How VR Can And Already Is Helping People Deal With Anxiety
The future is now...
Anxiety can have a number of triggers. Maybe you’re worried you’ll get hit by a truck next time you cross the street on a rainy day. Maybe, like me, you’re anxious you’ll piss yourself in front of a train carriage worth of people (the scariest amount). Maybe you just get flighty around large groups. The things that can cause anxiety come in all different shapes and sizes, but they usually share three things in common: they’re uncomfortable, they’re unfamiliar, and they’re uncertain. That’s where treatment comes in.
There are three methods of treating anxiety in the UK and, thanks to enduring cultural stigma (and Tory cuts to mental health spending), just 25% of people with depression and anxiety are receiving the two offered by medical professionals – talking therapy (CBT) and medication (SSRIs). For the rest of us living with anxiety, there’s only one option: self-treatment.
For some people, self-treatment means jogging twice a week, for others it’s Headspace, or isolating themselves from anxiety triggers. But could new technology revolutionise anxiety coping strategies? VR, and 360 video, are changing the way we experience media. Fully immersive, when compared to regular 2D or 3D video, VR feels ~real~. Try this rollercoaster video and tell me you don’t feel an adrenaline rush the moment you tip over the edge? It’s amazing! But what does it mean for anxiety?
Whereas apps like Headspace and Breathe can help calm anxiety attacks, they only offer a therapeutic focal point, rather than a relaxing environment, like a therapist’s office. VR can change all that, and you know what, it already is…
Deep, developed by Owen Harris, is a fully immersive meditative VR experience, controlled by the player’s breath. That’s right, your body’s rhythm is the controller. Drawing inspiration from yoga breathing techniques, the underwater world of Deep simultaneously reacts to, and guides, your breathing, syncing your consciousness and body. Where most meditation apps ask you to relax within a stressful world (have you ever tried using Headspace on the tube? It’s a nightmare), Deep IS the world, and it’s already getting rave reviews. But the possibilities of VR extend far beyond guided meditation.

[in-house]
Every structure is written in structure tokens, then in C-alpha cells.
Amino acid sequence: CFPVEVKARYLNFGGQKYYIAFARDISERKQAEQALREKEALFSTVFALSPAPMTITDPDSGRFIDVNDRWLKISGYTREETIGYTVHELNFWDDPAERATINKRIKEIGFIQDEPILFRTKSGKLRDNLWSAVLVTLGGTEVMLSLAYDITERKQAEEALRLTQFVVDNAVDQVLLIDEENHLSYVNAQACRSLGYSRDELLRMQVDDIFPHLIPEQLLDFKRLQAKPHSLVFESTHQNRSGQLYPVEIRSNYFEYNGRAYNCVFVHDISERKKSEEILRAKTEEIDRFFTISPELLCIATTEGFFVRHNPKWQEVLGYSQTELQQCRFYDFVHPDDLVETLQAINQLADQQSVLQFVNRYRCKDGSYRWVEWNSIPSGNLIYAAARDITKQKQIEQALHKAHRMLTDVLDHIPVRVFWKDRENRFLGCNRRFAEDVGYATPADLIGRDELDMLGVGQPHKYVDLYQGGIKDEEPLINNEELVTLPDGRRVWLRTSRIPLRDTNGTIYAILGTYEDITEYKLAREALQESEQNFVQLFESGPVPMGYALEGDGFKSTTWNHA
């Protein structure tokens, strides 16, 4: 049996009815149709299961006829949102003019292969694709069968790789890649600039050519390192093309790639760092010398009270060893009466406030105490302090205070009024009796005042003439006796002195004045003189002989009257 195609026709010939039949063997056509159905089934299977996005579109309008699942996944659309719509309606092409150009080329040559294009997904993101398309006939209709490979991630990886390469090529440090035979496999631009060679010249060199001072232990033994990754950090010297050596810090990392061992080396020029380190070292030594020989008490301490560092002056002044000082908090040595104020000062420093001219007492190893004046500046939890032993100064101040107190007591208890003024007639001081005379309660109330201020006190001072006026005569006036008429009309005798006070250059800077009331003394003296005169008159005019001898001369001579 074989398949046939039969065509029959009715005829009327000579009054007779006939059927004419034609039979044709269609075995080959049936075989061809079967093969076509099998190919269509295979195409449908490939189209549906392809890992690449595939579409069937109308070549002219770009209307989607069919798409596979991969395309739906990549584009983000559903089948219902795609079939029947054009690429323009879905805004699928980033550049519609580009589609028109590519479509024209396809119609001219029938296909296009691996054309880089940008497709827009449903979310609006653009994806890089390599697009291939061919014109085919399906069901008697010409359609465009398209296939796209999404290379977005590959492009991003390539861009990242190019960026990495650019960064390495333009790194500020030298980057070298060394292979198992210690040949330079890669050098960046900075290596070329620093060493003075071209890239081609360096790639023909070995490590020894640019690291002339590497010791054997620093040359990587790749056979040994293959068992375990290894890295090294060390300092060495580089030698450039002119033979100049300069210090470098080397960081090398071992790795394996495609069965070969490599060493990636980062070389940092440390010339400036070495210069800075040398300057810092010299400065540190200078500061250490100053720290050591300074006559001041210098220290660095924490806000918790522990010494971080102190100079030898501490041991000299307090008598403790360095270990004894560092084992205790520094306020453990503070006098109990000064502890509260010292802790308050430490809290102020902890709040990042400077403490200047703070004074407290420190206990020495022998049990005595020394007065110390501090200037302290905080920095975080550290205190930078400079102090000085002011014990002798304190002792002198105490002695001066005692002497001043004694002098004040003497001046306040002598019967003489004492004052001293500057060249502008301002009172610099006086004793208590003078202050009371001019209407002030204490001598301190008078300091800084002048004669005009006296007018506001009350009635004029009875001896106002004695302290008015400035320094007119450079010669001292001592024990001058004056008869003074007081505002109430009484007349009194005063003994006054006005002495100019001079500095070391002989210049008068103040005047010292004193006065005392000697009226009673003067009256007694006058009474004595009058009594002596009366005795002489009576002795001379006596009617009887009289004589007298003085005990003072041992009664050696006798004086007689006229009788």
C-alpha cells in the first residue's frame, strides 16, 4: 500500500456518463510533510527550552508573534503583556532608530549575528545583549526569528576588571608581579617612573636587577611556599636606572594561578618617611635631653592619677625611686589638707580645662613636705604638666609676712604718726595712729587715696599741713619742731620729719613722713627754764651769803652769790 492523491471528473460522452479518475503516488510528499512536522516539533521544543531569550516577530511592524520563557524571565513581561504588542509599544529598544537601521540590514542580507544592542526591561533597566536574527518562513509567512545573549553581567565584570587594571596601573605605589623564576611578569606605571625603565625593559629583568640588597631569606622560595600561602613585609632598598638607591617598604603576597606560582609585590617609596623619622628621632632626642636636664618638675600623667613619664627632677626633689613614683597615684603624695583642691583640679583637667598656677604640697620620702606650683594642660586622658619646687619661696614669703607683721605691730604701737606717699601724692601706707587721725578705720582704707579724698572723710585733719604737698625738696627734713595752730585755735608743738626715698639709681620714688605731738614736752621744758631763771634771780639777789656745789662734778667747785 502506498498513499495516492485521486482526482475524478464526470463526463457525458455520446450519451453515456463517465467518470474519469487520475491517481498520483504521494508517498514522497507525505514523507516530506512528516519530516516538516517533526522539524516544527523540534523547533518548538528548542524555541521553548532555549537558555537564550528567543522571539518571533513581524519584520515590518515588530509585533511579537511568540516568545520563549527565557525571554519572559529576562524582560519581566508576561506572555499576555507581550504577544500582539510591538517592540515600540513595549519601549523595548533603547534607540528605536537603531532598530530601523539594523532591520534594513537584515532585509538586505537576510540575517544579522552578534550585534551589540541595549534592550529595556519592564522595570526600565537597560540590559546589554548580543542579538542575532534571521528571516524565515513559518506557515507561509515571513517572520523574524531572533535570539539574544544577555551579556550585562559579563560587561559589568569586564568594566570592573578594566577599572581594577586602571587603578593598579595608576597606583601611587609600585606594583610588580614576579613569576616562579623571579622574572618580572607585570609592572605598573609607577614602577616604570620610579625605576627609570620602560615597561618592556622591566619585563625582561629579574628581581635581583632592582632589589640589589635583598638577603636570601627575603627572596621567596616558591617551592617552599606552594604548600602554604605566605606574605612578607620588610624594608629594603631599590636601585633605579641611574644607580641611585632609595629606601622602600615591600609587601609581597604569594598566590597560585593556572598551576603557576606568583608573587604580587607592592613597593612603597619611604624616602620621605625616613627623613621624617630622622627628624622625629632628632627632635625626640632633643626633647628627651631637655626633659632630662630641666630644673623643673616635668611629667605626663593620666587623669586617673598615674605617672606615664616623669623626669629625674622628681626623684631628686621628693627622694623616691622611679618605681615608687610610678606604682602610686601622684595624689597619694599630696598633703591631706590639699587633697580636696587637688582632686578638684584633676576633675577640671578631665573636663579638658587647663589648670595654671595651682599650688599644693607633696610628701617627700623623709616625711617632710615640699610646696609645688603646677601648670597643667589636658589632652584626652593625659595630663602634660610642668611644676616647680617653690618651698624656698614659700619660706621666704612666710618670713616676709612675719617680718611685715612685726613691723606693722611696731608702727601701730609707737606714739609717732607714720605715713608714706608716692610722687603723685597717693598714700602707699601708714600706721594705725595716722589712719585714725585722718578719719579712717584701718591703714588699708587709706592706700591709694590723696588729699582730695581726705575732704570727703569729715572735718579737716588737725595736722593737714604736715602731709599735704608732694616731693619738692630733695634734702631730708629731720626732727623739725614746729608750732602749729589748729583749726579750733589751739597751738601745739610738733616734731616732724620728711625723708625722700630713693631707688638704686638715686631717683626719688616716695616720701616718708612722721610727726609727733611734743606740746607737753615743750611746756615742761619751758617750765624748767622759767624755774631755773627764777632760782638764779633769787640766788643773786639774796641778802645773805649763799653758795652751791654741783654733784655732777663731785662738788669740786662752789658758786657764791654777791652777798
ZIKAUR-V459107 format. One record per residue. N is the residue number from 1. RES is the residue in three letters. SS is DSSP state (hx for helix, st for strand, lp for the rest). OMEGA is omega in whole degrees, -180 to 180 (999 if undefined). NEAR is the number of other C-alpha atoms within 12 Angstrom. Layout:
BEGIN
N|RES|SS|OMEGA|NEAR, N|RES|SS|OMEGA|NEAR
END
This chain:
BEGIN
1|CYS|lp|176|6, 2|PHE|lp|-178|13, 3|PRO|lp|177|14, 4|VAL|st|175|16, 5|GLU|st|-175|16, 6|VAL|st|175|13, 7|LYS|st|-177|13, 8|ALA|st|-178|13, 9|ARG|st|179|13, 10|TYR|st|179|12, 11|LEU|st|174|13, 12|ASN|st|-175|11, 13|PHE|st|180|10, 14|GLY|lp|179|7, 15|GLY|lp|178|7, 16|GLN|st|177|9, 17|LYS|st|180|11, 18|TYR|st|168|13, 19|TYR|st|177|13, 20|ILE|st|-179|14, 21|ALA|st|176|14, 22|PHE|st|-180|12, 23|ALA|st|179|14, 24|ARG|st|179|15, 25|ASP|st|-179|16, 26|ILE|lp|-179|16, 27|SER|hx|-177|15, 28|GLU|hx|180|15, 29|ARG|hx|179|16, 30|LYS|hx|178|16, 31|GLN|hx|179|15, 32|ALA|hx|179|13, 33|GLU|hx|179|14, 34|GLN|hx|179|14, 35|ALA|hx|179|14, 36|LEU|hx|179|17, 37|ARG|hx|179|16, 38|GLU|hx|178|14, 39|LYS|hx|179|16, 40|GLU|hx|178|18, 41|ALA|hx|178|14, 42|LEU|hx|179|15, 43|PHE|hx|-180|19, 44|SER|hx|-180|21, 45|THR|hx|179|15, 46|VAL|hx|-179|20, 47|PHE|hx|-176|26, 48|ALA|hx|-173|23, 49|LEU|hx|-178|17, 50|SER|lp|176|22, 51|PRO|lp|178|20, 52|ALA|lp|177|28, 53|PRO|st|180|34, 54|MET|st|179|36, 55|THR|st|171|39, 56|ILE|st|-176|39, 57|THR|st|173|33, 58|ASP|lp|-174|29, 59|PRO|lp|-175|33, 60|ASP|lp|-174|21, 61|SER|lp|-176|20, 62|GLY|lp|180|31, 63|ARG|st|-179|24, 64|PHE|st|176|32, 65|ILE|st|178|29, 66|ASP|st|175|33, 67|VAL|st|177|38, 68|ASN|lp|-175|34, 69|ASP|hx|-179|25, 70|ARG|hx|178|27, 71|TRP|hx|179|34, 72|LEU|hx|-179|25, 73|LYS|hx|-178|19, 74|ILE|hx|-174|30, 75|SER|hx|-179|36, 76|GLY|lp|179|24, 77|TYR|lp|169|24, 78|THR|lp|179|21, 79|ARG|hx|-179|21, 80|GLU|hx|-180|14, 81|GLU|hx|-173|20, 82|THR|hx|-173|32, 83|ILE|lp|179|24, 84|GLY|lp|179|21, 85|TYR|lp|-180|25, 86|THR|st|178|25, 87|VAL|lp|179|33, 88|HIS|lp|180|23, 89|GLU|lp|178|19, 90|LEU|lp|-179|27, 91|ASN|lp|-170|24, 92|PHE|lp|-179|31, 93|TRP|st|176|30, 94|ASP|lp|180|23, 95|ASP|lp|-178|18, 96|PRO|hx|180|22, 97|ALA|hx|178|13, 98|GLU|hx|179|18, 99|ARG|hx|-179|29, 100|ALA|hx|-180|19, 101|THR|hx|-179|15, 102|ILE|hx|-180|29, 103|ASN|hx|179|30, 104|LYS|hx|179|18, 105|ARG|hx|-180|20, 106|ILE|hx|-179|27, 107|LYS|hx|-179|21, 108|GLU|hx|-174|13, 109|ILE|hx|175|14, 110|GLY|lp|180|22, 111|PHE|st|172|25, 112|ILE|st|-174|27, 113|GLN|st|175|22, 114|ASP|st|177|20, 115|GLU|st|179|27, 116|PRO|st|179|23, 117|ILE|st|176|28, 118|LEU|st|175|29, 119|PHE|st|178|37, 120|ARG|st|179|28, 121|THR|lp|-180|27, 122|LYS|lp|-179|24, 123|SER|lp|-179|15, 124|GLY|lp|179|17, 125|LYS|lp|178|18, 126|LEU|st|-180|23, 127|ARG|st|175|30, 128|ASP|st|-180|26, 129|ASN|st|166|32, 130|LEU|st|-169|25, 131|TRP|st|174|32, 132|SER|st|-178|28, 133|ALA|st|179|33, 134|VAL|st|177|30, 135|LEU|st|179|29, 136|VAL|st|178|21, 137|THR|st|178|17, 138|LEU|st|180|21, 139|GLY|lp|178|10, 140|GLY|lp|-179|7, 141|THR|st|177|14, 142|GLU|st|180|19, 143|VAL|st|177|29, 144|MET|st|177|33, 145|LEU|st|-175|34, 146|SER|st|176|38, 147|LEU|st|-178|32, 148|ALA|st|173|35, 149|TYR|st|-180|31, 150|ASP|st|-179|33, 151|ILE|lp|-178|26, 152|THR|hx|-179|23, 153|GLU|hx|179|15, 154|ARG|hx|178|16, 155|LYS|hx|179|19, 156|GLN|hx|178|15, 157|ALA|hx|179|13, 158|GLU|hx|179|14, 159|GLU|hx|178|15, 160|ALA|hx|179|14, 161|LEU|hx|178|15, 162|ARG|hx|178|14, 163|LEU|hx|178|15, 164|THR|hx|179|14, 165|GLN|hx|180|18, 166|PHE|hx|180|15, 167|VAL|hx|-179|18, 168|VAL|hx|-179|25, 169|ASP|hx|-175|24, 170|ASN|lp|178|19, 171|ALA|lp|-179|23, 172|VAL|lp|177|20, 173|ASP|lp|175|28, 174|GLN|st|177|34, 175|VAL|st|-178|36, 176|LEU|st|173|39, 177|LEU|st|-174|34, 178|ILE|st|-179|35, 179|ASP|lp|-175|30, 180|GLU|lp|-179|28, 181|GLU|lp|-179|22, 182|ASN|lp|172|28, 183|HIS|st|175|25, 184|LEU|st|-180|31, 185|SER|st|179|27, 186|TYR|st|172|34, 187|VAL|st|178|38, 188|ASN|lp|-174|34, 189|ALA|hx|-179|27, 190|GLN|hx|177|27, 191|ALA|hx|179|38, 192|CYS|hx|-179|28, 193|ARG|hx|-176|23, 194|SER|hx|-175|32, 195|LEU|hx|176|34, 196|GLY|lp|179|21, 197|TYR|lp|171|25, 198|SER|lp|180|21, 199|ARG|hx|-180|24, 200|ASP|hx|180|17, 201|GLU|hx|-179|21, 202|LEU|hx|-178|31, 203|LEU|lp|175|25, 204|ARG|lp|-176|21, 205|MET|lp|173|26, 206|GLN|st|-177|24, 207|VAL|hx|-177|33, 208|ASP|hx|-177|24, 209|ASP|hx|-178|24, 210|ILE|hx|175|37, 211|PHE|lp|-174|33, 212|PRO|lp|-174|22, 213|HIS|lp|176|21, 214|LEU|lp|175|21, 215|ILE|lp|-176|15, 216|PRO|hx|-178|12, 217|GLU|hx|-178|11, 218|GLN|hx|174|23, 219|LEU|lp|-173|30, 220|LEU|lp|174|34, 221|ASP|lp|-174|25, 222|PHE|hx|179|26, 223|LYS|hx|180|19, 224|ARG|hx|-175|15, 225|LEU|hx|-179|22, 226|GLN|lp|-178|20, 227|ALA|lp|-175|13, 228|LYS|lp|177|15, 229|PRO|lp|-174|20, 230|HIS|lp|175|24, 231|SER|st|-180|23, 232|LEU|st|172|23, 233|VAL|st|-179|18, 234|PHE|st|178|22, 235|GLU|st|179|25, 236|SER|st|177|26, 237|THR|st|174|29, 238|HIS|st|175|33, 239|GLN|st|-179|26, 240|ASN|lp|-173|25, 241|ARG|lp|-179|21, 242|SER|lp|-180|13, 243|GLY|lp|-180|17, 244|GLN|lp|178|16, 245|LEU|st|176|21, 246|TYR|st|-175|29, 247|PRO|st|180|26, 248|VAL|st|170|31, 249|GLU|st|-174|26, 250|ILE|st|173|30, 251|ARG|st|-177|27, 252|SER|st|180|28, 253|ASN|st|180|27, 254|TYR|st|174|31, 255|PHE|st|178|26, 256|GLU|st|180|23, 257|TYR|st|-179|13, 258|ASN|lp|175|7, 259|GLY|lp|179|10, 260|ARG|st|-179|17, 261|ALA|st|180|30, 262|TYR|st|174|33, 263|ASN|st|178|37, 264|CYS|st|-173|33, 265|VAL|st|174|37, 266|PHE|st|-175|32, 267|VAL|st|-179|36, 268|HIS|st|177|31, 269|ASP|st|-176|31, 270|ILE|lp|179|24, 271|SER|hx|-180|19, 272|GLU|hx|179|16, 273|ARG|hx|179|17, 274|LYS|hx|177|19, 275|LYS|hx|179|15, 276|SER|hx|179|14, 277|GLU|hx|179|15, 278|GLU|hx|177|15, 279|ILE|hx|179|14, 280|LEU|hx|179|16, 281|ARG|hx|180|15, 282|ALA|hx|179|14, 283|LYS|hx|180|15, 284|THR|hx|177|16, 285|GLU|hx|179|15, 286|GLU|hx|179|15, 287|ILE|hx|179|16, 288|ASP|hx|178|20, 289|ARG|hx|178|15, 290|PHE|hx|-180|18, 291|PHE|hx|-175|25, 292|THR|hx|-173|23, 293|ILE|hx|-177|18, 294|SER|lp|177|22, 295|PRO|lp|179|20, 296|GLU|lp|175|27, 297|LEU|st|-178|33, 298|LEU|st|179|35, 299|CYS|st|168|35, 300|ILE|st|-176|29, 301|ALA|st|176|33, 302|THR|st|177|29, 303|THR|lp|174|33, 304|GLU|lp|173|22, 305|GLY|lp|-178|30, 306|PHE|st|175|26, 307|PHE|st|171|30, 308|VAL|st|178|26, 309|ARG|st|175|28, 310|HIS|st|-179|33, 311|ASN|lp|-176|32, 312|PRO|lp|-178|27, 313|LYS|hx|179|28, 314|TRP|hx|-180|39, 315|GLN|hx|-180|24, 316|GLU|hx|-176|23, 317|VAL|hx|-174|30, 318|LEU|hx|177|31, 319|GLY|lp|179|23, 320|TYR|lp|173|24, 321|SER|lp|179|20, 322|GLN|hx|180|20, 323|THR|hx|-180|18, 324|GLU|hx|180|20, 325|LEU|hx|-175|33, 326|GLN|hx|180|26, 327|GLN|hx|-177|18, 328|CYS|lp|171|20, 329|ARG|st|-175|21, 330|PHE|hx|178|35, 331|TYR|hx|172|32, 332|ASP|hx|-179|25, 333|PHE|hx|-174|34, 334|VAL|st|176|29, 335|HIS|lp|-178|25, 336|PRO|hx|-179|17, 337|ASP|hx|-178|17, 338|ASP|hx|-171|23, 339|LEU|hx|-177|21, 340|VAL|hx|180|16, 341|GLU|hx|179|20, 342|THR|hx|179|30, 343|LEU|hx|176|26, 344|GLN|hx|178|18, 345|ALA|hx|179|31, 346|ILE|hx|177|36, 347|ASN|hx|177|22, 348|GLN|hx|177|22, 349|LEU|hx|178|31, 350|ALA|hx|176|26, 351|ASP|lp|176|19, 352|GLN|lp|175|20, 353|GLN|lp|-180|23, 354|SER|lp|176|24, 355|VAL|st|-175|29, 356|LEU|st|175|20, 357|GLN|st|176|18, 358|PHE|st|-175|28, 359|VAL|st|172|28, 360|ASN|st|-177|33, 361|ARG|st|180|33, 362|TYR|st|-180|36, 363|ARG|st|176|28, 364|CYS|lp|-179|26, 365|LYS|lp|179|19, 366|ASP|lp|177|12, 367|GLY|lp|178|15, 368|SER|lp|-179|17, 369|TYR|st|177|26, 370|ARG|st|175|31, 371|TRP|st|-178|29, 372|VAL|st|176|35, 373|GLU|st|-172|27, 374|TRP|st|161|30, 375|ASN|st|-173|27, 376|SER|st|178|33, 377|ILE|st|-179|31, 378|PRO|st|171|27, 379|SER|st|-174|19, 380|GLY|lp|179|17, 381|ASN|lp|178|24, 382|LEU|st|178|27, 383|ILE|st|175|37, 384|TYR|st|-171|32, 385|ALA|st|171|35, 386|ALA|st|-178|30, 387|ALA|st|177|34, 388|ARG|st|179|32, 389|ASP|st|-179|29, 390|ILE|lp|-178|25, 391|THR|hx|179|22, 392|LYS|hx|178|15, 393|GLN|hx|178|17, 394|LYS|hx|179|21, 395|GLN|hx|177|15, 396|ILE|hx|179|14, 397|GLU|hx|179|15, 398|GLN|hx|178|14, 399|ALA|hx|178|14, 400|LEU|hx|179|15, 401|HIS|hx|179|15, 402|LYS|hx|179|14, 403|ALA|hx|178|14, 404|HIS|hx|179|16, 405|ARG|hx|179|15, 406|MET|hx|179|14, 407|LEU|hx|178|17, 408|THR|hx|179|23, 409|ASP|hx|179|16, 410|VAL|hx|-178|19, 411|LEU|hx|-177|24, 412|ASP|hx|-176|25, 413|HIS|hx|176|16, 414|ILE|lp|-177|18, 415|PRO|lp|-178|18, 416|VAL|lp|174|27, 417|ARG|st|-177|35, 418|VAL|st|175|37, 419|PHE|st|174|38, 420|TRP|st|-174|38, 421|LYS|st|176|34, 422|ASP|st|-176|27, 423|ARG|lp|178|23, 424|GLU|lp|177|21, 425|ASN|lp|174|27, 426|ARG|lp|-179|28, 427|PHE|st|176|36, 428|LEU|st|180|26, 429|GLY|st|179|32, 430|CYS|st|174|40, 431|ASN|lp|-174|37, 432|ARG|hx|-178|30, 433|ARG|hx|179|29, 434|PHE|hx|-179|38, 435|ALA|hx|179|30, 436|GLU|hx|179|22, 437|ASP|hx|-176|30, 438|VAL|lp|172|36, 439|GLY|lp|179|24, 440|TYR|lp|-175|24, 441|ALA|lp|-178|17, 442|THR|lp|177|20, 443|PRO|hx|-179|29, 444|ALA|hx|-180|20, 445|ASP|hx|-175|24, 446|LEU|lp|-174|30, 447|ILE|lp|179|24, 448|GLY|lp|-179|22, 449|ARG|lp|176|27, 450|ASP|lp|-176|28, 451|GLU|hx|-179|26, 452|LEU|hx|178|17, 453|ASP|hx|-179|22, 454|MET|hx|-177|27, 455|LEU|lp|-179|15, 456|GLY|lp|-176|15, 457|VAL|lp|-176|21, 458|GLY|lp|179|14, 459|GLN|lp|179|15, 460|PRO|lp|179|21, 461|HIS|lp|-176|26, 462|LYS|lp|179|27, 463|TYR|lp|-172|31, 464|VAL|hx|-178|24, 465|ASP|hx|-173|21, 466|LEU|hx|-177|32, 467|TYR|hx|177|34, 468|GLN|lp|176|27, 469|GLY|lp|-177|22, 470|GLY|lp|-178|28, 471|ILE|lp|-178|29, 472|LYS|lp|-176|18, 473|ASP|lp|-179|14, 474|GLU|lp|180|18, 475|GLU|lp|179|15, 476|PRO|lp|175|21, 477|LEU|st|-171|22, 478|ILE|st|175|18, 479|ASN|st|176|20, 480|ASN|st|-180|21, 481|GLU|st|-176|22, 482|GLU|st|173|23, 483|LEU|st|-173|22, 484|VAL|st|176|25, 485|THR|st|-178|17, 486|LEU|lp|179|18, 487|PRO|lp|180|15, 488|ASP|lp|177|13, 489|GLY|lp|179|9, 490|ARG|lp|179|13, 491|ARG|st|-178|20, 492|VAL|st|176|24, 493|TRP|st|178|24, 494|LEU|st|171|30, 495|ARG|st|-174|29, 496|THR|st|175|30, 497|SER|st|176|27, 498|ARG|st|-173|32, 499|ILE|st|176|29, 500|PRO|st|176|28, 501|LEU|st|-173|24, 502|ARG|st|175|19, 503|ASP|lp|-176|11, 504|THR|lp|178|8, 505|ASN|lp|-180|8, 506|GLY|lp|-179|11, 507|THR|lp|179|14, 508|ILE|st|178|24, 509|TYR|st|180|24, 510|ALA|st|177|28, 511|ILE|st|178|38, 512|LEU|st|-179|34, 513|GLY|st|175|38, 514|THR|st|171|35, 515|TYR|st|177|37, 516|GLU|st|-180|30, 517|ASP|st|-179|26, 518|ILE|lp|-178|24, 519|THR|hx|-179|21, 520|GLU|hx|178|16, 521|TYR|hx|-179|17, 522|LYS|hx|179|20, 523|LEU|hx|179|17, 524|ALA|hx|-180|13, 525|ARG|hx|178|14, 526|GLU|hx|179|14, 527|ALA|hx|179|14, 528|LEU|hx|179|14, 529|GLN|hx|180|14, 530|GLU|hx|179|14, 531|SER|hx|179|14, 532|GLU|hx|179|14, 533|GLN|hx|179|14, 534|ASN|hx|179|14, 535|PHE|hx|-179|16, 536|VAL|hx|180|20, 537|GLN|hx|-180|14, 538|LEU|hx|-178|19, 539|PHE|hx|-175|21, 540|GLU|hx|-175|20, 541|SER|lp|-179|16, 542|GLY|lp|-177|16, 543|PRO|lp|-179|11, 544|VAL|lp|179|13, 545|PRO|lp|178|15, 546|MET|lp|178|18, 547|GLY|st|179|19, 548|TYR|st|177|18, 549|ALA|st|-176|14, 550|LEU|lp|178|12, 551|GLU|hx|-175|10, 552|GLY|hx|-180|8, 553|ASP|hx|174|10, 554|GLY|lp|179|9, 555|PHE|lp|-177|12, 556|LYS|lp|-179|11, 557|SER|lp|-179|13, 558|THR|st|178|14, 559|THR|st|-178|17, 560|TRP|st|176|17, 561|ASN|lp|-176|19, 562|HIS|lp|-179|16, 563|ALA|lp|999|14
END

When I was experiencing my last bout of acute anxiety, I could imagine nothing worse than stepping outside my bedroom. Going to the shops to buy food was hard enough, but stepping on a tube to get to work was almost unimaginable. Thankfully, the NHS were able to provide CBT within the week of my symptoms reappearing (almost unheard of thanks to austerity measures), which helped me regain my confidence and keep my anxiety attacks under control.
CBT works by asking service users to examine their thought patterns. Anxiety is so awful because it shrinks your possibilities – it tells you you shouldn’t go to the bar to meet your mates because they’ll probably get bored of you, you can’t tell your boss you’re feeling low because they’ll definitely fire you, and you definitely should not get on that tube because you might piss yourself. It’s a mental health issue based on limitation and fear. What CBT aims to do is retrain your brain, push you outside your comfort zones to show what you’re capable of, and that anxiety doesn’t own you. Do you see where I’m going with this?
VR has the potential to be the most effective CBT tool in extreme cases of anxiety. It could mean virtual therapy sessions for those who can’t leave the house for fear of triggering a panic attack, or help to make phone therapy a bit more personal. Imagine a VR app loaded with every scenario a person with anxiety disorder might find stressful, where you can push your boundaries inside a safe space. Suddenly the line between self-treatment and talking therapy starts to blur.
But the possibilities of VR don’t stop with therapy. The National Autistic Society recently released a 360 video that simulates the experience of a child with autism in a shopping centre, showing just how overwhelming sensory overload can be. Imagine events and spaces that can be planned around accessibility, by having architects and organizers experience their creations from different points of view? Sure, it’s all sci-fi at the moment, but did people really think we’d be carrying computers around in our pockets thirty years ago?
Personally, I can’t wait to have my VR therapy sessions! I just hope they can sort out the motion sickness issues first…
- Words by Josh Pappenheim
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